Fornelli’s submission for the MIRA award used data collected through an instrument acquired by the University of Oklahoma through its 2021 Strategic Equipment Investment Program offered by the university’s Office of the Vice President for Research and Partnerships. The $50,000 investment purchased a state-of-the-art instrument for automated, high-throughput purification of biomolecules and is used by molecular scientists in multiple fields. Fornelli said this instrument improves how researchers can compare multiple interactions simultaneously.

“When you study diseases, especially – but also with basic biology – you normally don't have just a binary A versus B type of comparison, but you need multiple controls,” Fornelli said. “In our case, we want to monitor all the changes in the proteoforms that we can detect, and we want to do that with multiple biological replicates to have statistical power to say, ‘yes, this condition is caused by the presence of this or that proteoform’ or, ‘yes, the drug is actually working; it didn't happen once, just by chance.’ So, this is a device that can allow you to get high-throughput results, and that's very important when it comes to both the basic biologists studying a certain mechanism in cells, as well as to perform translational studies.”

Now, with the support of the MIRA funding, Fornelli wants to ensure his lab can qualitatively and quantitatively analyze proteins that are intact even if they're very big.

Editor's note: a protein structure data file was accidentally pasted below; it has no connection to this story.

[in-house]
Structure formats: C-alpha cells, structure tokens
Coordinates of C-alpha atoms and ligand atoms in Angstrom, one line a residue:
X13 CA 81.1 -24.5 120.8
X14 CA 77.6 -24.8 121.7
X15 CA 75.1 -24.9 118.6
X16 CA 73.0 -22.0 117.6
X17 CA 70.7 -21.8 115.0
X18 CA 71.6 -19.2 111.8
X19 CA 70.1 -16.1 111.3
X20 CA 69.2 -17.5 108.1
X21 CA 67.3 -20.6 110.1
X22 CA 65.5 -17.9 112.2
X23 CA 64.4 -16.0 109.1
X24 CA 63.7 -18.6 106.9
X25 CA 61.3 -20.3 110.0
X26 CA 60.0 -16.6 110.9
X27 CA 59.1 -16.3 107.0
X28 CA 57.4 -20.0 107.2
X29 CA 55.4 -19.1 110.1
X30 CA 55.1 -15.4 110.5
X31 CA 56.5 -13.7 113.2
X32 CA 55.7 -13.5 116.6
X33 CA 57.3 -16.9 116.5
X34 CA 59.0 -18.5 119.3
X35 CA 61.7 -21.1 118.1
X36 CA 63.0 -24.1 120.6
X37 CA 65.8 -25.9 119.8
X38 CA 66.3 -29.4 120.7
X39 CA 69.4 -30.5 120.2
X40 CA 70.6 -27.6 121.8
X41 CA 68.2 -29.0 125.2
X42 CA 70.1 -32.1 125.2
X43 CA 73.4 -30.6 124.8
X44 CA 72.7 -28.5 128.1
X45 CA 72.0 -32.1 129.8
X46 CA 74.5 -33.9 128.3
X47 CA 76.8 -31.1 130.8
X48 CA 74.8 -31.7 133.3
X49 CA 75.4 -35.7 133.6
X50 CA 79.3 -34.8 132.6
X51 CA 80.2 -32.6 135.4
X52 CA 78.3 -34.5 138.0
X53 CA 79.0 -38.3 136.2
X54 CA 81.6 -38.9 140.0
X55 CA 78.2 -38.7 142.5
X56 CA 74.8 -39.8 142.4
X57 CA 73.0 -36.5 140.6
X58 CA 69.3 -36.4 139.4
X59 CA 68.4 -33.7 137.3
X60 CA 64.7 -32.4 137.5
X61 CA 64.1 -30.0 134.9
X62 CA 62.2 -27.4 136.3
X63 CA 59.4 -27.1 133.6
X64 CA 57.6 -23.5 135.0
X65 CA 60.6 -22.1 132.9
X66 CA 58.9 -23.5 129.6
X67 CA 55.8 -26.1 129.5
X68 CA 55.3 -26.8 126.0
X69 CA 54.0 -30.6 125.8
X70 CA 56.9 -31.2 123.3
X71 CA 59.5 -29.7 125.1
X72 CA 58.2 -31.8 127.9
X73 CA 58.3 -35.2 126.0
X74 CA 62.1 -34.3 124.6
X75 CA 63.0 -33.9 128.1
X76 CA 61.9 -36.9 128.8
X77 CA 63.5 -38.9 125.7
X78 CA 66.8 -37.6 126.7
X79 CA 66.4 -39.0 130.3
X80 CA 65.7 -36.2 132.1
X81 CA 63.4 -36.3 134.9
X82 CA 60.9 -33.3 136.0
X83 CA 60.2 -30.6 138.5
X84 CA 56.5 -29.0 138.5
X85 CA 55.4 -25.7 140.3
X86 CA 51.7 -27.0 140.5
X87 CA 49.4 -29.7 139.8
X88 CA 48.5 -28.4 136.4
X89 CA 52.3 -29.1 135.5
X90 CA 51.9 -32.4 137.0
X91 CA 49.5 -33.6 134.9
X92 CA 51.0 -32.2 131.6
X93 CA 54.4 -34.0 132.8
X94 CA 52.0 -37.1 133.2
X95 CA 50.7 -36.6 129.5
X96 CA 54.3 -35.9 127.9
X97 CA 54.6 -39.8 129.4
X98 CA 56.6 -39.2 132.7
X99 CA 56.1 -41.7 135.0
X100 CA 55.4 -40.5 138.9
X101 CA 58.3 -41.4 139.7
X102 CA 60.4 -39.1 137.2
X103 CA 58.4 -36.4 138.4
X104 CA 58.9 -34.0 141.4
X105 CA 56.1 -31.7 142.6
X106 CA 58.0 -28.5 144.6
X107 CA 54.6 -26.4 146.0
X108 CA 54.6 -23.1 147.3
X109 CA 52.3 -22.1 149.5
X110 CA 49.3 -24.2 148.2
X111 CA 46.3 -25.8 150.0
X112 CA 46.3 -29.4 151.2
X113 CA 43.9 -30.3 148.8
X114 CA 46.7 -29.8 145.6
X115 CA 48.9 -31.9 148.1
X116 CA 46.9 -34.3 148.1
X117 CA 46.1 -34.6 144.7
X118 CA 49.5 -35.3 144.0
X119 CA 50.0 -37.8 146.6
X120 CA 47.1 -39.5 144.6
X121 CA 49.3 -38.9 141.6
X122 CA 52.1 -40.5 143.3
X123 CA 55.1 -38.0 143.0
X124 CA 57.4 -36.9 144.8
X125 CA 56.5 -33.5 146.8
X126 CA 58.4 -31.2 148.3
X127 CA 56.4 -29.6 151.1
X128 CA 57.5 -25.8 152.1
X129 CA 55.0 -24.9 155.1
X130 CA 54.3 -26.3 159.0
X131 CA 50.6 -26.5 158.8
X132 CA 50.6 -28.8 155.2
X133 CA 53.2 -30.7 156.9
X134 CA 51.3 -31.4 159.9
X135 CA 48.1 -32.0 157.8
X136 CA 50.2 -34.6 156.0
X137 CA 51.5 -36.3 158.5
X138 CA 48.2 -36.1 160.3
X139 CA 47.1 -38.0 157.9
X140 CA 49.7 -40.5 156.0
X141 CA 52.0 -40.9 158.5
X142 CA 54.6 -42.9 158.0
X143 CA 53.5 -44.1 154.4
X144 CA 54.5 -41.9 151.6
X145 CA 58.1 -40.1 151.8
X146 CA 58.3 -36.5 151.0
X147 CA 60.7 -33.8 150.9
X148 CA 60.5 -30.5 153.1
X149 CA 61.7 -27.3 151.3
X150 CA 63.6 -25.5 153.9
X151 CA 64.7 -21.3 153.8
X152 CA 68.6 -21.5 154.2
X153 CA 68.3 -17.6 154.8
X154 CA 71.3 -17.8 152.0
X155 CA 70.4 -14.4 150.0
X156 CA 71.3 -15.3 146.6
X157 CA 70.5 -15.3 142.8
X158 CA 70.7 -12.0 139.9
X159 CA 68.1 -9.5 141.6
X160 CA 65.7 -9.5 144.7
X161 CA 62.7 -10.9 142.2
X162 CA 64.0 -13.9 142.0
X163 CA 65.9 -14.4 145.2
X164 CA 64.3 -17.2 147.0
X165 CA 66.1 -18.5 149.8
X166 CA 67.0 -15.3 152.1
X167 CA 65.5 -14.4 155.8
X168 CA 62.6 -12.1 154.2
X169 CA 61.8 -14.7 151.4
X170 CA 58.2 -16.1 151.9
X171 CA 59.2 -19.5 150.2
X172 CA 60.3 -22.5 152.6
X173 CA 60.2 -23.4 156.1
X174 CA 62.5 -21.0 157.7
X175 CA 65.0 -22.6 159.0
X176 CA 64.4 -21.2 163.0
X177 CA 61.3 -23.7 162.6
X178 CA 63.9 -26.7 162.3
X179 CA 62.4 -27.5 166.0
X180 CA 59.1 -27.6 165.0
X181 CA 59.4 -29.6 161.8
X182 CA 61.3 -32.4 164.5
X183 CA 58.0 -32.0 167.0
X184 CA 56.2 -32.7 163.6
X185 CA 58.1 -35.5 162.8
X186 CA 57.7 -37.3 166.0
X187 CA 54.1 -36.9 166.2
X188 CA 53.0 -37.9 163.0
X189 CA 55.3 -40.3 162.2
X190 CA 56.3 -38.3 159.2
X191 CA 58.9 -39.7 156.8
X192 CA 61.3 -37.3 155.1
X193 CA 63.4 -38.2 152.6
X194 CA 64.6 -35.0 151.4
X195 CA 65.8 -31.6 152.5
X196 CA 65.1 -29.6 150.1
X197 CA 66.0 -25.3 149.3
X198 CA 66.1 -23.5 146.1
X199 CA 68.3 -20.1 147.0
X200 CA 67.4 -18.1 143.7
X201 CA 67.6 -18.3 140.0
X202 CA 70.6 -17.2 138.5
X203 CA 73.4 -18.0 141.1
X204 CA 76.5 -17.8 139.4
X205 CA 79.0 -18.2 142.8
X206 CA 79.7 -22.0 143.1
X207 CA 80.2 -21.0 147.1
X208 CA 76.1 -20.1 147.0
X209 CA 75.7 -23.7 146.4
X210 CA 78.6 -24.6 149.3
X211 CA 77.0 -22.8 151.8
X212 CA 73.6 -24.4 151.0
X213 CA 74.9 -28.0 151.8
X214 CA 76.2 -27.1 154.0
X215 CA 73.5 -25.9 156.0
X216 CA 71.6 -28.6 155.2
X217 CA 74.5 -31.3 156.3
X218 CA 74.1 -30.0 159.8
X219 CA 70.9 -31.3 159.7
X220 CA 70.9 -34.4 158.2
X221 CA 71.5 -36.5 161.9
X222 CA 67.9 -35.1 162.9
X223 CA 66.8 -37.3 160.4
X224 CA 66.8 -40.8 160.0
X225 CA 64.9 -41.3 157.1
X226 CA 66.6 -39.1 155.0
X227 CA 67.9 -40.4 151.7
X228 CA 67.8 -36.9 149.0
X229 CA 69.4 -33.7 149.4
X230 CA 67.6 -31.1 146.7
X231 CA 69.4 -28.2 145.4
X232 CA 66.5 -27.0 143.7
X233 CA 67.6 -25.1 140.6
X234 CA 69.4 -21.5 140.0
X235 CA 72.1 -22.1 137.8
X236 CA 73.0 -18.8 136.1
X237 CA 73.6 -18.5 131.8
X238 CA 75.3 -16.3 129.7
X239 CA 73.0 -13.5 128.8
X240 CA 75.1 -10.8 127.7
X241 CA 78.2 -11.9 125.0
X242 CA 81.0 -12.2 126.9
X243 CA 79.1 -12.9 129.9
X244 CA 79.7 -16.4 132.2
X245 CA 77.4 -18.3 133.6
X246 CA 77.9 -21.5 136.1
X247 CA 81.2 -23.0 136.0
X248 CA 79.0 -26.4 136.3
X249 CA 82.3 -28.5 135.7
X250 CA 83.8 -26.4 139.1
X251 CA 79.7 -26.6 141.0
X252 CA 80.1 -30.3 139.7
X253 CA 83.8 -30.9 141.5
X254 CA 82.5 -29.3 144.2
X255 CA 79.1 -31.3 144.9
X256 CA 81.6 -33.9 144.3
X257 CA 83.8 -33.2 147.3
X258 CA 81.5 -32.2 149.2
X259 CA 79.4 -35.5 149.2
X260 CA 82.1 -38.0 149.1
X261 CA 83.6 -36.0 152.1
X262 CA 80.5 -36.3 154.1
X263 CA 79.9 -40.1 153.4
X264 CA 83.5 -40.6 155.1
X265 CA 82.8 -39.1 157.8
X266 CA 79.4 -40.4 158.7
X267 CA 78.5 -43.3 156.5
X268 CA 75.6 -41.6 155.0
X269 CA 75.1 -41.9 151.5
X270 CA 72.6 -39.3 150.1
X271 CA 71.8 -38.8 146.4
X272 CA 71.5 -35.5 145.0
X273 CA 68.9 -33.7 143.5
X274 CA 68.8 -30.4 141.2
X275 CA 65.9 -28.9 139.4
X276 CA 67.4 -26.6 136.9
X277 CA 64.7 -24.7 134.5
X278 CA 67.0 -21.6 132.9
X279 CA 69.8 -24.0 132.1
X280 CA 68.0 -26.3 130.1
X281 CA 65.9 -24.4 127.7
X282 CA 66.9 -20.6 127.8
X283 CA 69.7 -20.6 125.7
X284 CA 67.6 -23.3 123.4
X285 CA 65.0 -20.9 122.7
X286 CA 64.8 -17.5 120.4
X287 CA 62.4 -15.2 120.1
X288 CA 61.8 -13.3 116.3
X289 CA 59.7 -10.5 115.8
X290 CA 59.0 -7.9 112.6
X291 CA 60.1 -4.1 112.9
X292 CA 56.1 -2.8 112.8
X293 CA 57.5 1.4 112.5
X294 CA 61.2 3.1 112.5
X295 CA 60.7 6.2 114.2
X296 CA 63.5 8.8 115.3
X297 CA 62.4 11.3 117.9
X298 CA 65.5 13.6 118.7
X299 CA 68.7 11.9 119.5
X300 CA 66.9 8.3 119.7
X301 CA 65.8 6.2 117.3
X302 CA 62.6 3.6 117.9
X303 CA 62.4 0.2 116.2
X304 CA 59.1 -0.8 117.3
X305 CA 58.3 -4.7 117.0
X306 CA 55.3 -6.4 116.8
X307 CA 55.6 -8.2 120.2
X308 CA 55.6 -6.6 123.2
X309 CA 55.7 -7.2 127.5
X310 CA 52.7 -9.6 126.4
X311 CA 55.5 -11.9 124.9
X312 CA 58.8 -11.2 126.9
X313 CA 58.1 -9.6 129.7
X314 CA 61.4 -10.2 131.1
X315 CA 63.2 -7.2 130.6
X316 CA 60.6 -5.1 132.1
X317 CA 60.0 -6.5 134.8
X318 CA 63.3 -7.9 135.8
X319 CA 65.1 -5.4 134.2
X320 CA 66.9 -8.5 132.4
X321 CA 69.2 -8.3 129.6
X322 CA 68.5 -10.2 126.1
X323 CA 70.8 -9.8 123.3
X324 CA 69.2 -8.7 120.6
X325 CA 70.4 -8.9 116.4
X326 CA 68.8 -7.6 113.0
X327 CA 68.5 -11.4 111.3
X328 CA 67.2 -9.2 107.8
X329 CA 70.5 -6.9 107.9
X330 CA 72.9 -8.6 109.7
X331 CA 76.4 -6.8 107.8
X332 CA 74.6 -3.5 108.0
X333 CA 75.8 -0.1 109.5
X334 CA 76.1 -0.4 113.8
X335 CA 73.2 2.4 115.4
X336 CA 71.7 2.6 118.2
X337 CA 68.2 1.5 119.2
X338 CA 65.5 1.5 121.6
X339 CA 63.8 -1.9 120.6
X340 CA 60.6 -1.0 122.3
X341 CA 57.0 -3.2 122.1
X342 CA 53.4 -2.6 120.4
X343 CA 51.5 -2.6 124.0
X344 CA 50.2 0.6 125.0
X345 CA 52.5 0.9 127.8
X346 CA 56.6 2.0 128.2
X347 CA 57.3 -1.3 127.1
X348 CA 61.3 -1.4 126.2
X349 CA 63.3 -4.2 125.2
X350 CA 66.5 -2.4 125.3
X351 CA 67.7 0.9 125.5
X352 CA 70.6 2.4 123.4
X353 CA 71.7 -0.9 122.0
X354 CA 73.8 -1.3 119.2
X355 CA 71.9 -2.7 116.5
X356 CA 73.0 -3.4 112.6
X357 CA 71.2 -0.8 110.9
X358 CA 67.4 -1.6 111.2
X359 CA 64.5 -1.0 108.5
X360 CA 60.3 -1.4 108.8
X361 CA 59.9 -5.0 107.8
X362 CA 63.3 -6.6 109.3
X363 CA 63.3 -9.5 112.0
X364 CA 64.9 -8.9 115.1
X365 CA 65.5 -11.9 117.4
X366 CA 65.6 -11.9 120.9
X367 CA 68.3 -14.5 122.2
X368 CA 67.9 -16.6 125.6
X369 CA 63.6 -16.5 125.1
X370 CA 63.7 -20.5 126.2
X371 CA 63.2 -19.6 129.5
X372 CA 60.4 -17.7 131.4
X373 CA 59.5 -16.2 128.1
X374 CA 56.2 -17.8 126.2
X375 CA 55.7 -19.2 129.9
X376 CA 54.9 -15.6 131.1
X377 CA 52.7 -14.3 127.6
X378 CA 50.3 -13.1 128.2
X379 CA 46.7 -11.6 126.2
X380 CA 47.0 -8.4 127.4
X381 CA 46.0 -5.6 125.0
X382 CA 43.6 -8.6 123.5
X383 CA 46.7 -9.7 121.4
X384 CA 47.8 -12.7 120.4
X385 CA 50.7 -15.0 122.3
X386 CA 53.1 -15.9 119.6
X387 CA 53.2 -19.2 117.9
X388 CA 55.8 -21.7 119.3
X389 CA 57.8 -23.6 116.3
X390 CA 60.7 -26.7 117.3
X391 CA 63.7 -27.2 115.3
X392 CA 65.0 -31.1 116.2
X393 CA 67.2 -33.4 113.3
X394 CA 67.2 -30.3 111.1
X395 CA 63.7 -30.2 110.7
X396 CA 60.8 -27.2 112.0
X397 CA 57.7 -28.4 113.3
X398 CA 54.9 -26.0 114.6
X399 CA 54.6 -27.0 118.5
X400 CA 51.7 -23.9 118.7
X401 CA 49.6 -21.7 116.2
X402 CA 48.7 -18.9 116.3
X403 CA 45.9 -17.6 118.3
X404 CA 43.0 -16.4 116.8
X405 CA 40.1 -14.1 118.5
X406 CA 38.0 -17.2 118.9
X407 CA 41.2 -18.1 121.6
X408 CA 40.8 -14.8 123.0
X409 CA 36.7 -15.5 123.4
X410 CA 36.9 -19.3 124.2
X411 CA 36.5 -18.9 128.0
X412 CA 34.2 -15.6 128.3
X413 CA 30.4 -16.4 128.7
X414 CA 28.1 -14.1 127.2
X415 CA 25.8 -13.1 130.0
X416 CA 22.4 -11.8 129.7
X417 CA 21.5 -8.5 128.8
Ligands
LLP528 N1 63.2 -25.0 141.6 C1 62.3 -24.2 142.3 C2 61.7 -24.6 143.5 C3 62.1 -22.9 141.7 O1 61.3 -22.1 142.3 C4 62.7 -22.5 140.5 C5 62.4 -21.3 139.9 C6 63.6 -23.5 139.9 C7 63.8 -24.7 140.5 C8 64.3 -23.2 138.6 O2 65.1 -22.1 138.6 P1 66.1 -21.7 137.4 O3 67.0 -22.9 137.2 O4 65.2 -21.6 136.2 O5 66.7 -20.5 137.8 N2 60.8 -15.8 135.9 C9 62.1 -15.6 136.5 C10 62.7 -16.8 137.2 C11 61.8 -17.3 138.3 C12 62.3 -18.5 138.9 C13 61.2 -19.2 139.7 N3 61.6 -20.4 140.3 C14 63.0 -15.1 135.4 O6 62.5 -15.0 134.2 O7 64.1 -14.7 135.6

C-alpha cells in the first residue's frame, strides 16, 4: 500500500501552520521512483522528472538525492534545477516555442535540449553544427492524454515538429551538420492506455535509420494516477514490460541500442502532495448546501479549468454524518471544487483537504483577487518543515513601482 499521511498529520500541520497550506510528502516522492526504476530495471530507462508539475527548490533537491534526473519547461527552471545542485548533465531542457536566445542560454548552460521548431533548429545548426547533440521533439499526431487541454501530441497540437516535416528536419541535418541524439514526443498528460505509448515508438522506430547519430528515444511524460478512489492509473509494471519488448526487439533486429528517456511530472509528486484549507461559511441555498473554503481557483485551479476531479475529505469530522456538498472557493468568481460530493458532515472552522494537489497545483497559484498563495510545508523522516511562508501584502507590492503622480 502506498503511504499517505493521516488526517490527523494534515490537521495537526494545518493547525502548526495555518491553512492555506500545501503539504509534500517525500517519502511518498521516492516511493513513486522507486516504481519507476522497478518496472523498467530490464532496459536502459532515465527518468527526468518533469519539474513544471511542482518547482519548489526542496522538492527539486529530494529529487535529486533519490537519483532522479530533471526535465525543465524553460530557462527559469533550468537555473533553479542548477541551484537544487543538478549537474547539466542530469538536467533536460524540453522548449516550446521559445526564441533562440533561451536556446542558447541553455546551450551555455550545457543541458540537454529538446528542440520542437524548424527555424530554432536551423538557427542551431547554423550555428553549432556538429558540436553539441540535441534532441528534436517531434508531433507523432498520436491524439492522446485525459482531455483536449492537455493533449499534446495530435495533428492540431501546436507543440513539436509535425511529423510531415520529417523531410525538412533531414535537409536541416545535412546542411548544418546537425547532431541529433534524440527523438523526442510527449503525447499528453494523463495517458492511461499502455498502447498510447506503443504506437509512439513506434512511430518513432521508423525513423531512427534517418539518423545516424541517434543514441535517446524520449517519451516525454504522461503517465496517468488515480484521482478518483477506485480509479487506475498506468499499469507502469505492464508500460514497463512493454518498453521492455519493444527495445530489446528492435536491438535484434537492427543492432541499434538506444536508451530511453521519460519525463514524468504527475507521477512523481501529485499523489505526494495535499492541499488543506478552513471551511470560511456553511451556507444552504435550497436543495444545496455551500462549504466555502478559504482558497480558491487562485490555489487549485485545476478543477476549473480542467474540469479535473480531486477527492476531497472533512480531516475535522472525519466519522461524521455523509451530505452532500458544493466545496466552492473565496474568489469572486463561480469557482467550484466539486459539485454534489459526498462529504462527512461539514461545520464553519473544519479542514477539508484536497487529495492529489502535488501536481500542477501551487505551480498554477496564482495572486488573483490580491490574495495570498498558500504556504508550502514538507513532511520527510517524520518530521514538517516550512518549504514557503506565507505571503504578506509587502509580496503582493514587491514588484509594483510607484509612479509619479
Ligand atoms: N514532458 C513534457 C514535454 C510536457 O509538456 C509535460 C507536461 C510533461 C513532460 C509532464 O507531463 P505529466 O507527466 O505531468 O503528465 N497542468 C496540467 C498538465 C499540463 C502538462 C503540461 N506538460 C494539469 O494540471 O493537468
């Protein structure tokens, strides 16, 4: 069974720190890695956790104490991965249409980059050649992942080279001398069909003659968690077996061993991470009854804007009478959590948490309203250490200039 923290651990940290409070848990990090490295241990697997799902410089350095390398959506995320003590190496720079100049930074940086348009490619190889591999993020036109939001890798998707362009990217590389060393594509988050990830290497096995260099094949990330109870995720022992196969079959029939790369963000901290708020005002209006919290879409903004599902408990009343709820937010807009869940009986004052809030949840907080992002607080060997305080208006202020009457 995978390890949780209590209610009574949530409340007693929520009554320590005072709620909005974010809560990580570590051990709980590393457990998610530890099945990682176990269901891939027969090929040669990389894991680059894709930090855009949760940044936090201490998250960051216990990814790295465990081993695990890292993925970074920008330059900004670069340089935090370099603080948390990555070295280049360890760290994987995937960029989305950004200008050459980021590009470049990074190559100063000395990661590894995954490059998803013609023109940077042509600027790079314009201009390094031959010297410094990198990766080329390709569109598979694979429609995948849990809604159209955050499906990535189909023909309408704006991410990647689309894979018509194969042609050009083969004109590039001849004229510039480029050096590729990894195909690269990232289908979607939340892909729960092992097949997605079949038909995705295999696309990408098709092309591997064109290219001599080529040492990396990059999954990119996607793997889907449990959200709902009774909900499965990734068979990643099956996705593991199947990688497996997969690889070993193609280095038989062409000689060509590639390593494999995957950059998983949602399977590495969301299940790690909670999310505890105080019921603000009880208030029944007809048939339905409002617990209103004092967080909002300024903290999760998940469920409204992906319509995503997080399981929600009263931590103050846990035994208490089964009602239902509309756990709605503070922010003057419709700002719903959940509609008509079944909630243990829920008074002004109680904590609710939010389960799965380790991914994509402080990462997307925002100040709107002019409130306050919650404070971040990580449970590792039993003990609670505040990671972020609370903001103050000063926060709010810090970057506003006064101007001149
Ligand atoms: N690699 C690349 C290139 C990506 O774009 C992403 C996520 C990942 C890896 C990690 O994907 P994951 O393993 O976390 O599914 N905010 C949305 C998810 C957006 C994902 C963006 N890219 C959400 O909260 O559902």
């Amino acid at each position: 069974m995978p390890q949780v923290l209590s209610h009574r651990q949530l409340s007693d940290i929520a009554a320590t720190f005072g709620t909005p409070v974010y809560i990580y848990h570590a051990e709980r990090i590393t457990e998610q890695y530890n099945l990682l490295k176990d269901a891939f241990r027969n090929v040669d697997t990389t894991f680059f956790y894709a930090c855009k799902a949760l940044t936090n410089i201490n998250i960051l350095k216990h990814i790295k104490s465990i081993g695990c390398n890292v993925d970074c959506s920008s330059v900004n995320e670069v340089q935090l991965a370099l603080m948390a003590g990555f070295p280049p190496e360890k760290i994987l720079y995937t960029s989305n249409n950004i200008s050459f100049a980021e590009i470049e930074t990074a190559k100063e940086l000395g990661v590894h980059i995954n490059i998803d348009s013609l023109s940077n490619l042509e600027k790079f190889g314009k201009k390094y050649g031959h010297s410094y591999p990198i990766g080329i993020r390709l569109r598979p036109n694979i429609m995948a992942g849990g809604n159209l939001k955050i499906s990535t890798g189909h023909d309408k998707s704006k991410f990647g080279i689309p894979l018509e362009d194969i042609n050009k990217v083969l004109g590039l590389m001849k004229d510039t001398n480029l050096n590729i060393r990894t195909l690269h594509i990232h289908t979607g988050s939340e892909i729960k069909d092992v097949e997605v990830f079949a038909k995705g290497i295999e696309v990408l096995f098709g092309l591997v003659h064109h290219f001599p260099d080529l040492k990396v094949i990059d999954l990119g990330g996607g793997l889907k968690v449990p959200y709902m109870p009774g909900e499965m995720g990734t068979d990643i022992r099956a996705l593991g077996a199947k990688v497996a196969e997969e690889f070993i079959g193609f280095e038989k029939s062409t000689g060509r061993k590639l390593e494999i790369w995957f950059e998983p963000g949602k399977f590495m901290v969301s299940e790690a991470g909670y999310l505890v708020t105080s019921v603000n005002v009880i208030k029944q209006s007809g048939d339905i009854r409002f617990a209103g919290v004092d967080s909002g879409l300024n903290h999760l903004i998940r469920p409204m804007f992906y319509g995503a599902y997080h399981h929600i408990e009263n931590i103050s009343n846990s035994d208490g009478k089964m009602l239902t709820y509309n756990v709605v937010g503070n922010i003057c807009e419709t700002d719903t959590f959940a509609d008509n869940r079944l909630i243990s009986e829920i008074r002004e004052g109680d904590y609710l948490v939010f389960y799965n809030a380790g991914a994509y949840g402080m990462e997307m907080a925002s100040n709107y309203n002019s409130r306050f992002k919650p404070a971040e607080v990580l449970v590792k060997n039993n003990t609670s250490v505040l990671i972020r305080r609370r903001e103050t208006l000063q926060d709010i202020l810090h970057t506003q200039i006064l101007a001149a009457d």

From left to right: Linda Lieu, Jake Kline, Luca Fornelli, Amal Eltobshi, Alyssa Hargis, Grace Goodwin.
From left to right: Linda Lieu, Jake Kline, Luca Fornelli, Amal Eltobshi, Alyssa Hargis, Grace Goodwin.

“The majority of our problems when we ran top-down experiments come with proteins that have a certain molecular weight,” he said. “On top of that, over the years, mass spectrometry has evolved so that now we can see complexes of different proteins. This is very important because we can study the structure of these complexes, and these complexes represent the actual form used by proteins' work in cells, as little molecular machines.”

Specifically, Fornelli and a collaborator have recently been studying how chaperone proteins work based on the set of modifications that they have. Chaperones are a group of proteins that are functionally related and can serve as catalysts for how proteins can aggregate or “fold” together when a cell experiences physiological or stress conditions.

“They interact with this or another protein, depending on how they are modified, so essentially they generate not one but a myriad of different complexes depending on how their surface is modified,” he said.

Two of the chaperone proteins they are looking at are very large in terms of top-down proteomics, making them difficult to study and even more so when they interact with other proteins.

Aside from basic biology, developing techniques for characterizing large intact proteins could prove useful for the development and testing of therapeutics.

“When you think about biologics, or new protein-based drugs, this type of technology would be very important because we wouldn't otherwise be able to look with a very good level of molecular detail at the way these molecules are produced, to know if there is a real correspondence between the intended design and the actual molecule. And then, later on, how they survive in blood,” he said. “Because, of course, when they are injected in a patient, they are in an environment where they can start being modified. So, knowing the modifications will be important due to their direct consequences for the efficacy of the therapy and health of the patient.”

The project, A multi-level mass spectrometry pipeline for the analysis of whole proteoforms and their complexes, is funded by the National Institutes of Health, award no. 1 R35GM147397-01.